Lyme Park was begun in the Tudor period but the present house was transformed by the architect Leoni into an ornate Italian palace in the 1720s. Within the house traces of the Elizabethan core remain, providing a contrast with Leoni's work.
The showpiece staterooms are festooned with tapestries, a fine collection of English clocks, and carvings by Grinling Gibbons. Yet the interior is a mix of styles. The Elizabethan long gallery has retained much of its original character, and the royal coat of arms stands over the fireplace in the drawing room. Some fine period furnishings are scattered throughout, though little remains to commemorate the Legh family, who owned the house from the 14th century to 1946. In the library are 3 ancient Greek tombstones brought here by archaeologist Thomas Legh in the 19th century.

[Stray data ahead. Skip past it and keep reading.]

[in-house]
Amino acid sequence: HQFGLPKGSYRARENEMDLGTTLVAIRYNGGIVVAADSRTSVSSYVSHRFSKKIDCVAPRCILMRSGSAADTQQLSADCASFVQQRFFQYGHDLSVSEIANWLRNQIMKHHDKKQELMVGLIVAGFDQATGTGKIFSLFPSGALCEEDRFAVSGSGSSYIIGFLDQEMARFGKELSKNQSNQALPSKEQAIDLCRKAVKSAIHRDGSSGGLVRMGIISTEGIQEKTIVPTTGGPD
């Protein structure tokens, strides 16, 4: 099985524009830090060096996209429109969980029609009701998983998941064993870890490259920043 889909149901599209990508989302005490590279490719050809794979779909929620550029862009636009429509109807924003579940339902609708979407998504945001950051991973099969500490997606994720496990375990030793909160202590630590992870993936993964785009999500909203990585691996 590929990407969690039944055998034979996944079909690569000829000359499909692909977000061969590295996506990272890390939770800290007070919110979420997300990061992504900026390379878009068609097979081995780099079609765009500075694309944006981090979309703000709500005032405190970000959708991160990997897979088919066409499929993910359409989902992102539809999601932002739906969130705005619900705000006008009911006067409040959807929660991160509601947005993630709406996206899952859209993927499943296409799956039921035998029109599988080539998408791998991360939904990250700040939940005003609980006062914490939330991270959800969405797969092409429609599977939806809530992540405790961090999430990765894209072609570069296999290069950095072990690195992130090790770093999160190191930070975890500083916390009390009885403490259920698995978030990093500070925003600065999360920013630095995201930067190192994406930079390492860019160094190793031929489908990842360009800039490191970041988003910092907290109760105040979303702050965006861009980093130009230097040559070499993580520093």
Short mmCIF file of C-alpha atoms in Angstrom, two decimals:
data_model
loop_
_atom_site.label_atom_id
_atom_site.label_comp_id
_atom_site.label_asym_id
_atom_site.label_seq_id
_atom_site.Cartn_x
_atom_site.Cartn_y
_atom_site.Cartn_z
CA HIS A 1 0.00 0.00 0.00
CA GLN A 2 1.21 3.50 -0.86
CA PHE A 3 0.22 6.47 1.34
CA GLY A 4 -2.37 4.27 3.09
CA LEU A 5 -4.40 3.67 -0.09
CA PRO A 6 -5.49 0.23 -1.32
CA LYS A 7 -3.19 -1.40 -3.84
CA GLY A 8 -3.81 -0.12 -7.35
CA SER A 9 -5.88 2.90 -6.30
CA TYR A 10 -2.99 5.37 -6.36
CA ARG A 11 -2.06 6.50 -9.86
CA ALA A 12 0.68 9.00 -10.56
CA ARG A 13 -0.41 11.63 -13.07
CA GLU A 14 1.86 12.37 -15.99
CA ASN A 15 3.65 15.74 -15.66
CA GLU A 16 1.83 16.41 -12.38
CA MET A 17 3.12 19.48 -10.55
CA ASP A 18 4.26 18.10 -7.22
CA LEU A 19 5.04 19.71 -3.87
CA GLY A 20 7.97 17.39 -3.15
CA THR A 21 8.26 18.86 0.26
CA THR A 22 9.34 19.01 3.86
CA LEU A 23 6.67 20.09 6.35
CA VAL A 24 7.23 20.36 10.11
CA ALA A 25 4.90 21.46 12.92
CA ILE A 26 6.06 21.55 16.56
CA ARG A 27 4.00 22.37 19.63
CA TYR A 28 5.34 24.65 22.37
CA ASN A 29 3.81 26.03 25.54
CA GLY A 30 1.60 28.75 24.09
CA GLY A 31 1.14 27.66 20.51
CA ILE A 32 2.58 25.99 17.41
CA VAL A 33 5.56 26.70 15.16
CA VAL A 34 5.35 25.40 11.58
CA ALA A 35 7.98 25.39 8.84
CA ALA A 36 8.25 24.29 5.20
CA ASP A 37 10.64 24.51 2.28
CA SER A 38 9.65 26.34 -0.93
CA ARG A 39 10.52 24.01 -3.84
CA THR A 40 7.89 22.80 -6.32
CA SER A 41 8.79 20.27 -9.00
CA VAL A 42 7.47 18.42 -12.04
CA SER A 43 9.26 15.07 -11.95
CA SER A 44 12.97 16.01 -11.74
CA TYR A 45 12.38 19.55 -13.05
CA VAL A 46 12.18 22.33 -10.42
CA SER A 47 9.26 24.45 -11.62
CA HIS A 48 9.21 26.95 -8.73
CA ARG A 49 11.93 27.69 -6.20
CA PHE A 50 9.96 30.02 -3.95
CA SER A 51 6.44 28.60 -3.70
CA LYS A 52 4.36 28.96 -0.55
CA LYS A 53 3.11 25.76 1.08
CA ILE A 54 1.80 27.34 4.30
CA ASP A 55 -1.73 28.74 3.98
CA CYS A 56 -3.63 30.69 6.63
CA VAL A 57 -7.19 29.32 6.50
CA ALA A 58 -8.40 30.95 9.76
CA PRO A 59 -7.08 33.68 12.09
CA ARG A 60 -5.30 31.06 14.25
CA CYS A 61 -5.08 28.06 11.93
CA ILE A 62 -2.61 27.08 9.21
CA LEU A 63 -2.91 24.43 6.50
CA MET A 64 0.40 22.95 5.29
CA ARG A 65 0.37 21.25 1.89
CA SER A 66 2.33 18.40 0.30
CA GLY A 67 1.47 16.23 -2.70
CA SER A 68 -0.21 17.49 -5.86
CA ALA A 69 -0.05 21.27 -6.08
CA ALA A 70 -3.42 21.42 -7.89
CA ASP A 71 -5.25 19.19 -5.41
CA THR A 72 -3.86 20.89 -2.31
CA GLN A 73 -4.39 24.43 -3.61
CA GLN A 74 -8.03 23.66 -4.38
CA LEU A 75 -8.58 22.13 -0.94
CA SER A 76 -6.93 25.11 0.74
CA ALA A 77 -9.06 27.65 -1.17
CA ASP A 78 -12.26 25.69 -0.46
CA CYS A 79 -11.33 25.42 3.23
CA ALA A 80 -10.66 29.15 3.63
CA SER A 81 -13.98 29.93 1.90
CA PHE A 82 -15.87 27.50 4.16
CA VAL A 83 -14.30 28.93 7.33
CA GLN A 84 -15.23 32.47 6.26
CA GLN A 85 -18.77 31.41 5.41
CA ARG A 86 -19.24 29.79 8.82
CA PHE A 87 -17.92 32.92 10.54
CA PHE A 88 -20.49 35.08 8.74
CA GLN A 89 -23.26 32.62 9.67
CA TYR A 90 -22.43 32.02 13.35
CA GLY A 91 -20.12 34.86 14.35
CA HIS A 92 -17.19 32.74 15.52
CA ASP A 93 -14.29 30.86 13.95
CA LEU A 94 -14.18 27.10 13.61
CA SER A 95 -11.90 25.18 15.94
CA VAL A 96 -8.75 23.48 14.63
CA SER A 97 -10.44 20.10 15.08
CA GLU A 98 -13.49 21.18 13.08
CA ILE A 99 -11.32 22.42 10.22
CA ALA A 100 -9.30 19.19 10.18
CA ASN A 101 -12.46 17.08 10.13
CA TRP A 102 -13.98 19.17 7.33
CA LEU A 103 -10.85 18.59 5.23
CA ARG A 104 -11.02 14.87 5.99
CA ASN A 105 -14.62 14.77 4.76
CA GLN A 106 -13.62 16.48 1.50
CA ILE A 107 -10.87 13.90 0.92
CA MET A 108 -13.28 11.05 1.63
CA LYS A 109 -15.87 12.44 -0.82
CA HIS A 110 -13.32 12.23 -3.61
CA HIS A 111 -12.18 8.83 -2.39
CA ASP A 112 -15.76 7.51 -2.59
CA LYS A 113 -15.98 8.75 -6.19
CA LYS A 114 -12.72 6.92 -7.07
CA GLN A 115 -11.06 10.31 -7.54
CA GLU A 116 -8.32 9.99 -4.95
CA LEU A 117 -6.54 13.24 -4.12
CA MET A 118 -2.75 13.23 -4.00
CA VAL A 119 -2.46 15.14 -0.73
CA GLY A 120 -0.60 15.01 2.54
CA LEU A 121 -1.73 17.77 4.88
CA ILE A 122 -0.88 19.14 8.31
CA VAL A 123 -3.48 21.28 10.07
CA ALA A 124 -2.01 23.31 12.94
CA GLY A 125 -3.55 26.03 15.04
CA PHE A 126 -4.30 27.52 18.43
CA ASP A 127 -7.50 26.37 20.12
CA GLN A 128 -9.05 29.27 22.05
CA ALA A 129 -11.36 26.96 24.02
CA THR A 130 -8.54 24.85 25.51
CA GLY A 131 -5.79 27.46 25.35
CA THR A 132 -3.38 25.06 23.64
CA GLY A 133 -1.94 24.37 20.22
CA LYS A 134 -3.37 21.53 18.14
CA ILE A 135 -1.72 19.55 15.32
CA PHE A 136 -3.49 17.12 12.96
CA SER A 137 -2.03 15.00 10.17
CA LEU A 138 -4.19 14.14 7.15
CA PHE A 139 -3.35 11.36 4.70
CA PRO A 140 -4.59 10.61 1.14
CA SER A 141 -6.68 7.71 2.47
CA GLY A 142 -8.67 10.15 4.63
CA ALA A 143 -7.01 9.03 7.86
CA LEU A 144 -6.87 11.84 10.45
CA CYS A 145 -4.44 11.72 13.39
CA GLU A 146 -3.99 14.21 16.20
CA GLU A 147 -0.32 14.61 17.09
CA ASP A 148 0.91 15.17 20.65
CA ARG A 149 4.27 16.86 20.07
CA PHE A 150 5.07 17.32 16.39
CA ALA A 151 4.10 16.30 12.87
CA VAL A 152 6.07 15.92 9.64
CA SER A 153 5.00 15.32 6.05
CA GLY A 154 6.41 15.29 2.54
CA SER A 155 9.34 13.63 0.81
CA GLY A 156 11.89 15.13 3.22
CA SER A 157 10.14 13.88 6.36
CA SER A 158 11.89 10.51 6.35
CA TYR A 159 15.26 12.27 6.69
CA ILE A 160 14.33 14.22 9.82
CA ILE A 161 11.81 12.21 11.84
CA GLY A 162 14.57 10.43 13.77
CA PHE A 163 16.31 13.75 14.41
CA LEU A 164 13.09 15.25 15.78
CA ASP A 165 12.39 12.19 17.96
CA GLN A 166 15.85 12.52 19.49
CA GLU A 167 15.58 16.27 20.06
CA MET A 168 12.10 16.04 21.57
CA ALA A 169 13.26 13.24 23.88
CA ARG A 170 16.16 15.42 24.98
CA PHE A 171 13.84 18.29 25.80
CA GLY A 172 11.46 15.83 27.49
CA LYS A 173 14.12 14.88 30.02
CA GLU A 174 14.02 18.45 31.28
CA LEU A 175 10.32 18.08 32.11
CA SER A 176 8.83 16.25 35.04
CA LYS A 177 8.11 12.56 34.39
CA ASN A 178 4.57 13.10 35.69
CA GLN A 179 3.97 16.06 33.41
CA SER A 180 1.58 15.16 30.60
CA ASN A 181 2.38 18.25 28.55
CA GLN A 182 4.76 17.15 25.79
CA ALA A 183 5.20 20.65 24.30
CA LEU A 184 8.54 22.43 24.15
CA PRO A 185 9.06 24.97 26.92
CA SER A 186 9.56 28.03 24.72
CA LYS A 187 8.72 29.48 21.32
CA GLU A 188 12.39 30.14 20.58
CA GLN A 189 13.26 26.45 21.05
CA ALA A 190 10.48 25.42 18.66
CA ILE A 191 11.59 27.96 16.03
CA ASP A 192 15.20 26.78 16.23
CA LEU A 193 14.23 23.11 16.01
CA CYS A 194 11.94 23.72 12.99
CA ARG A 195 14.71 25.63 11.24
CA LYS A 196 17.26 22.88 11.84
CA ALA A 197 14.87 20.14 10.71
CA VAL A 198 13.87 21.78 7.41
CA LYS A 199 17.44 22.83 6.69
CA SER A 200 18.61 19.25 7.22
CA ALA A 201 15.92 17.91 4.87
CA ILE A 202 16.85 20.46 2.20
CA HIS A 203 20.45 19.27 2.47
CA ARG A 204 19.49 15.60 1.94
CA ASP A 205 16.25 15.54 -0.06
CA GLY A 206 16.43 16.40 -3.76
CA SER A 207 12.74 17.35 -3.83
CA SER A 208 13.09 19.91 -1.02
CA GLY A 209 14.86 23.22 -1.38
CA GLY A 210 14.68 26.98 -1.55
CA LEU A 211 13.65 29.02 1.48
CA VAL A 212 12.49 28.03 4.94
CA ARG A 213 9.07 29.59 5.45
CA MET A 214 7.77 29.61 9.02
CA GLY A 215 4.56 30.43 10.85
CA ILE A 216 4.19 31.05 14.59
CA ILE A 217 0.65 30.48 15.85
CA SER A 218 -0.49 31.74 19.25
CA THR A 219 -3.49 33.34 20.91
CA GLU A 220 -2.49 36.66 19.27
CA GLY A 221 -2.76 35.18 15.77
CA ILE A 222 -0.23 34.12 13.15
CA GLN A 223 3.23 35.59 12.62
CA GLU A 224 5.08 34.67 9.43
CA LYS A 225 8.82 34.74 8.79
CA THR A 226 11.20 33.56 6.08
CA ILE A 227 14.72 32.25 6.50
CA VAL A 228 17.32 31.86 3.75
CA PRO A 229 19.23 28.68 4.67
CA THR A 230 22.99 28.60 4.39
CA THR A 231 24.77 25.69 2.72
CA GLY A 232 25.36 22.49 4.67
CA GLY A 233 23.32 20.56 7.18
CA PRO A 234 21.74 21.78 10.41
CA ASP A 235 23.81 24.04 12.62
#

Around the house are 17 acres of enjoyable Victorian gardens, including a sunken parterre, rose garden, ravine garden, and a conservatory designed by James Wyatt. The estate surrounding the house stretches to an enormous 1400 acres, with a deer park that existed in the medieval period, moorland, and park containing a hunting tower built in the 18th century.
Lyme Park was featured in the BBC production of Jane Austen's novel Pride and Prejudice.
England, SK12 2NX
Attraction Type: Historic House
Location: on A6, 6 miles SE of Stockport
Website: Lyme Park
Phone: 01663 762 023
Fax: 01663 765 035
National Trust - see also: National Trust memberships (official website link)
OS: SJ965 824
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